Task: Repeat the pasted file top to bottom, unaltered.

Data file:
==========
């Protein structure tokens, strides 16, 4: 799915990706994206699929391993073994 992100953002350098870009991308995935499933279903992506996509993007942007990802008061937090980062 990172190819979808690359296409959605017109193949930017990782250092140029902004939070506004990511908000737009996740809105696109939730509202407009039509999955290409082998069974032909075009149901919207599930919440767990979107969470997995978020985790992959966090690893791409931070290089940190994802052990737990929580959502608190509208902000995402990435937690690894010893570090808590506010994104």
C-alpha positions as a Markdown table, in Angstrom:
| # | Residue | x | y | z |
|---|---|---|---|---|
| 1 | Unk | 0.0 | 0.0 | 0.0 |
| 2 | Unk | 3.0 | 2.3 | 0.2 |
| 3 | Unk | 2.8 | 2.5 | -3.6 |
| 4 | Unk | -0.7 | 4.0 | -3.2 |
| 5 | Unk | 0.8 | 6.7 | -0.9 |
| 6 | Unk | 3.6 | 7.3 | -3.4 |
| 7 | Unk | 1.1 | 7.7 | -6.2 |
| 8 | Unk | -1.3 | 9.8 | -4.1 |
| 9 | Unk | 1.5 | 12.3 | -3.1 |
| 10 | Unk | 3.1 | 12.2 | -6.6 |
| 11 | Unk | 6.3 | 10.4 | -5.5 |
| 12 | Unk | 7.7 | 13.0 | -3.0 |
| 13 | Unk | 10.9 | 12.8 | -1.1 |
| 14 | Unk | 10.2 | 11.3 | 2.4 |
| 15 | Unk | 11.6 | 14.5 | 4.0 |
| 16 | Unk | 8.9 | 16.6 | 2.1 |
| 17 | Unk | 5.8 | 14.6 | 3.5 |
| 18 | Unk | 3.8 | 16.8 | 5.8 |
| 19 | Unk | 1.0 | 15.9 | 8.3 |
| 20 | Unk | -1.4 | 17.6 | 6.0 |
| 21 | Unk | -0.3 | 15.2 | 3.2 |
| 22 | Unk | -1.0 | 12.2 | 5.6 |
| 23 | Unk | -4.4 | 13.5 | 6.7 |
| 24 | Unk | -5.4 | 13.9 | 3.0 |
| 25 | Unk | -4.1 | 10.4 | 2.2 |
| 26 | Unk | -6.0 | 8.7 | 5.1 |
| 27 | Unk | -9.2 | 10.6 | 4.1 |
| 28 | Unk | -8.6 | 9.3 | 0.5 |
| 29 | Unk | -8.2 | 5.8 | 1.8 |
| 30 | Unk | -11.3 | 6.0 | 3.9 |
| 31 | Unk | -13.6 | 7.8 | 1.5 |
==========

């Protein structure tokens, strides 16, 4: 799915990706994206699929391993073994 992100953002350098870009991308995935499933279903992506996509993007942007990802008061937090980062 990172190819979808690359296409959605017109193949930017990782250092140029902004939070506004990511908000737009996740809105696109939730509202407009039509999955290409082998069974032909075009149901919207599930919440767990979107969470997995978020985790992959966090690893791409931070290089940190994802052990737990929580959502608190509208902000995402990435937690690894010893570090808590506010994104």
C-alpha positions as a Markdown table, in Angstrom:
| # | Residue | x | y | z |
|---|---|---|---|---|
| 1 | Unk | 0.0 | 0.0 | 0.0 |
| 2 | Unk | 3.0 | 2.3 | 0.2 |
| 3 | Unk | 2.8 | 2.5 | -3.6 |
| 4 | Unk | -0.7 | 4.0 | -3.2 |
| 5 | Unk | 0.8 | 6.7 | -0.9 |
| 6 | Unk | 3.6 | 7.3 | -3.4 |
| 7 | Unk | 1.1 | 7.7 | -6.2 |
| 8 | Unk | -1.3 | 9.8 | -4.1 |
| 9 | Unk | 1.5 | 12.3 | -3.1 |
| 10 | Unk | 3.1 | 12.2 | -6.6 |
| 11 | Unk | 6.3 | 10.4 | -5.5 |
| 12 | Unk | 7.7 | 13.0 | -3.0 |
| 13 | Unk | 10.9 | 12.8 | -1.1 |
| 14 | Unk | 10.2 | 11.3 | 2.4 |
| 15 | Unk | 11.6 | 14.5 | 4.0 |
| 16 | Unk | 8.9 | 16.6 | 2.1 |
| 17 | Unk | 5.8 | 14.6 | 3.5 |
| 18 | Unk | 3.8 | 16.8 | 5.8 |
| 19 | Unk | 1.0 | 15.9 | 8.3 |
| 20 | Unk | -1.4 | 17.6 | 6.0 |
| 21 | Unk | -0.3 | 15.2 | 3.2 |
| 22 | Unk | -1.0 | 12.2 | 5.6 |
| 23 | Unk | -4.4 | 13.5 | 6.7 |
| 24 | Unk | -5.4 | 13.9 | 3.0 |
| 25 | Unk | -4.1 | 10.4 | 2.2 |
| 26 | Unk | -6.0 | 8.7 | 5.1 |
| 27 | Unk | -9.2 | 10.6 | 4.1 |
| 28 | Unk | -8.6 | 9.3 | 0.5 |
| 29 | Unk | -8.2 | 5.8 | 1.8 |
| 30 | Unk | -11.3 | 6.0 | 3.9 |
| 31 | Unk | -13.6 | 7.8 | 1.5 |